Davis Cup winners celebrate success with Greenhouse Sports tennis pupils
Kids from Greenhouse Sports tennis programmes at Cumberland School and St Paul’s Way Trust got the chance to meet the triumphant Davis Cup winners at the Lee Valley Hockey and Tennis Centre last week. The British tennis team champions – who were on their way back from meeting the Prime Minister at Number 10 Downing Street – arrived to celebrate their win to the cheers of more than 150 schoolchildren from East London.
The Davis Cup team were also joined by GB’s top wheelchair tennis players – Gordon Reid and Jordanne Whiley – who were training hard ahead of their season-end spectacular Masters, which featured the world’s top twenty players.
After they arrived, the kids grilled Andy Murray, Jamie Murray, James Ward, Kyle Edmund, Dominic Inglot and captain Leon Smith, before having their photo taken with the Davis Cup trophy. Here are some of their fantastic questions:
Georgia Hall from Cumberland School: How do you feel nerves affect you when you play tennis?
Andy Murray: Well some people see nerves as something negative but I see them as very positive. They make me play better and that can only be a good thing.
Joy Watkins from Cumberland School: How many hours did you train every week when you were in secondary school?
Jamie Ward: It was a long time ago now but maybe an hour and half every day from Monday to Friday. Maybe I should have done more. It wasn’t always easy to get a court plus I had to complete schooling which I was keen to finish like these other guys on the team.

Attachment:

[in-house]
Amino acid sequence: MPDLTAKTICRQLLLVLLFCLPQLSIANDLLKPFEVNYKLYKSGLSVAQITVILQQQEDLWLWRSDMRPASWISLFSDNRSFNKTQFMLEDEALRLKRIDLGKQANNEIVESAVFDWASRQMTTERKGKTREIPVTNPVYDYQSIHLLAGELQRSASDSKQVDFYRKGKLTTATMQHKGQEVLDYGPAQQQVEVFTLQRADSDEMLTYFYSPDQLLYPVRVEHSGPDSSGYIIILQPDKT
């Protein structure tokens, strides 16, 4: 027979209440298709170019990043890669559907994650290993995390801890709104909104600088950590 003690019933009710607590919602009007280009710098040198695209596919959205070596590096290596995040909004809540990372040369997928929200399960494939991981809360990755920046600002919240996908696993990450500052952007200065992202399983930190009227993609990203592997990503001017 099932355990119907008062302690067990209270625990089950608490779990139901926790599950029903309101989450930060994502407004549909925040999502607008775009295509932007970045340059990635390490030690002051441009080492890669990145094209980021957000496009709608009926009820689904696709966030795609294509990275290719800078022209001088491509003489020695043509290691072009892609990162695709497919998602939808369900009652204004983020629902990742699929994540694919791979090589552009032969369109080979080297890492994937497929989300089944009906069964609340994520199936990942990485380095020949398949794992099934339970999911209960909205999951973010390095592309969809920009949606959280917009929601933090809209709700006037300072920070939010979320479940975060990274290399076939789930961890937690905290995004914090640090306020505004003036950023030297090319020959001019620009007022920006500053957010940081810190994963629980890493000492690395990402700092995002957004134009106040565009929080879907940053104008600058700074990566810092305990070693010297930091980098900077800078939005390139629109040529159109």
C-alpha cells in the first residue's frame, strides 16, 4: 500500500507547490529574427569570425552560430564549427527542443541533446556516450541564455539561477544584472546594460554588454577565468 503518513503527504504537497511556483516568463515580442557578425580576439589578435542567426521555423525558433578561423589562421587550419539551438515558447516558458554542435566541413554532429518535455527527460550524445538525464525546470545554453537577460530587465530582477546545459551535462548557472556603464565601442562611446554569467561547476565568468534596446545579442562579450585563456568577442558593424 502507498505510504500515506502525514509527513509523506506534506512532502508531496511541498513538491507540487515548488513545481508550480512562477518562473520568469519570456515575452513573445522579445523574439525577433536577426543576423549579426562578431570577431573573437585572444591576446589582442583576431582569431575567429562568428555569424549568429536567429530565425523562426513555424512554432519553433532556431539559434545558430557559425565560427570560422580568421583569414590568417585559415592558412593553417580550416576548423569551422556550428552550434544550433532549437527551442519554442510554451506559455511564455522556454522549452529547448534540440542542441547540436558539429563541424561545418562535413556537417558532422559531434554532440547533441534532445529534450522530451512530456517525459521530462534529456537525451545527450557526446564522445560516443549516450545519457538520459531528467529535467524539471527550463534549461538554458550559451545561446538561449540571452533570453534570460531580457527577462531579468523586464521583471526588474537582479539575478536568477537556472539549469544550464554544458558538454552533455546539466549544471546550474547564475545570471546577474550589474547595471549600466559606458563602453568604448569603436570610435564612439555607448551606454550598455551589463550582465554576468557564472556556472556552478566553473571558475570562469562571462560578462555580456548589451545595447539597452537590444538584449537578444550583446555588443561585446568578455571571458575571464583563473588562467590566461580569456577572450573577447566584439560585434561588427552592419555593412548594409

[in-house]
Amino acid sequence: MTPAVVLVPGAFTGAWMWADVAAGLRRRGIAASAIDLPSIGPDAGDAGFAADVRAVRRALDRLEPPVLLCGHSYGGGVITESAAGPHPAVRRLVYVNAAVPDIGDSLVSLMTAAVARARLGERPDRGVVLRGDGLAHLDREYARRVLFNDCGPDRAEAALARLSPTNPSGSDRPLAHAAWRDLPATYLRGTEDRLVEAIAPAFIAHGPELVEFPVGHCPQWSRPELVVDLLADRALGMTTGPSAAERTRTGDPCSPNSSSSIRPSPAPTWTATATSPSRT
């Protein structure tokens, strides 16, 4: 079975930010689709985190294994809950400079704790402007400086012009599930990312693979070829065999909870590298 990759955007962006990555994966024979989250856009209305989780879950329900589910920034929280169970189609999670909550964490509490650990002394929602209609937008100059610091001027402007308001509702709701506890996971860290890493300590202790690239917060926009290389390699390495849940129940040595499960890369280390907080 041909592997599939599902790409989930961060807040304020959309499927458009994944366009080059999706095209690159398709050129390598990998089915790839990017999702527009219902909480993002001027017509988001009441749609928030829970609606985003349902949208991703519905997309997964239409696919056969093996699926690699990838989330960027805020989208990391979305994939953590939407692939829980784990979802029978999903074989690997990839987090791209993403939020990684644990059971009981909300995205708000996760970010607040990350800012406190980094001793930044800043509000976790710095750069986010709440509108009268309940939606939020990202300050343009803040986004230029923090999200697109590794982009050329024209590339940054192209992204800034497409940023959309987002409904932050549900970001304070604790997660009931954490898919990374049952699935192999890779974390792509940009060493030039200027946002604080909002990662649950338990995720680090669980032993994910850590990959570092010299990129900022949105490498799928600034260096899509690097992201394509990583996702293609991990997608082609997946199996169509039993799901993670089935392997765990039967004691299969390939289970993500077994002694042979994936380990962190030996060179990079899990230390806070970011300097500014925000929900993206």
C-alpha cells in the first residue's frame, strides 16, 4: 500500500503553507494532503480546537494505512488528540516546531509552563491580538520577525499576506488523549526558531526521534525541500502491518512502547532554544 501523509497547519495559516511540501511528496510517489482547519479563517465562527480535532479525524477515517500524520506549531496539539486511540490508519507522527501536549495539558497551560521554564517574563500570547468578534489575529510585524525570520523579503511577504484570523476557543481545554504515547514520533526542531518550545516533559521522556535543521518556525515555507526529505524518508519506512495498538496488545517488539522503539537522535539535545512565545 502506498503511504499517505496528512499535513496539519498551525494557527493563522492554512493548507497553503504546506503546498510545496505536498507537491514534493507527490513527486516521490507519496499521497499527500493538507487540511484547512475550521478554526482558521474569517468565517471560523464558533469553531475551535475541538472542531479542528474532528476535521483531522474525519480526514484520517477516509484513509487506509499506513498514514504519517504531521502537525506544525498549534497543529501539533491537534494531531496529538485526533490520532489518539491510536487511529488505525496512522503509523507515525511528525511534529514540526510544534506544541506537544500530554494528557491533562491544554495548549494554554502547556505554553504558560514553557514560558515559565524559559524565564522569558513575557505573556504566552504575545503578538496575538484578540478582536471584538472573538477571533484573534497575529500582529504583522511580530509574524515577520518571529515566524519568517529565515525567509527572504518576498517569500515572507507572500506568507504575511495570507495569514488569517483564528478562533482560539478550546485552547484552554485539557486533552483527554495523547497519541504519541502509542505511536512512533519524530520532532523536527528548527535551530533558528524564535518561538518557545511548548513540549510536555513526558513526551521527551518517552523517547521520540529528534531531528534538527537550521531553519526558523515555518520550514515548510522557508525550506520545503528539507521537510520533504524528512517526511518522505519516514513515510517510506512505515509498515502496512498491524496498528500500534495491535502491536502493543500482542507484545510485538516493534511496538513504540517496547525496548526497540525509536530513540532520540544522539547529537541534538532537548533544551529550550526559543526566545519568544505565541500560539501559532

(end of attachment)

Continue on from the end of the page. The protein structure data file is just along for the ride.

Hamza Mohammed, St Paul’s Way Trust School: How much do you need to eat to be a tennis player?
Dominic Inglot: It’s different for everyone – I probably eat a little more than anyone else here. It’s more important to think about what you eat not how much you eat. How much proteins and that kind of thing. But you’ve got to treat yourself as well so I eat a pizza now and again.
Also speaking at the event, British No.1 and 2015 US Open Champion Jordanne Whiley said: “It was brilliant to see the Davis Cup team and so many school kids today and their achievements are a real inspiration to me to keep working hard and achieving in wheelchair tennis.”
Two-time doubles Grand Slam champion and British men’s No.1 Gordon Reid added: “After winning the wheelchair tennis version of Davis Cup earlier this year as part of the men’s GB World Team Cup team, it was fantastic to see GB success continue over the weekend and to celebrate with the Davis Cup team at the Masters today. This will hopefully inspire more people of all abilities to pick up a racket and have fun playing tennis themselves.”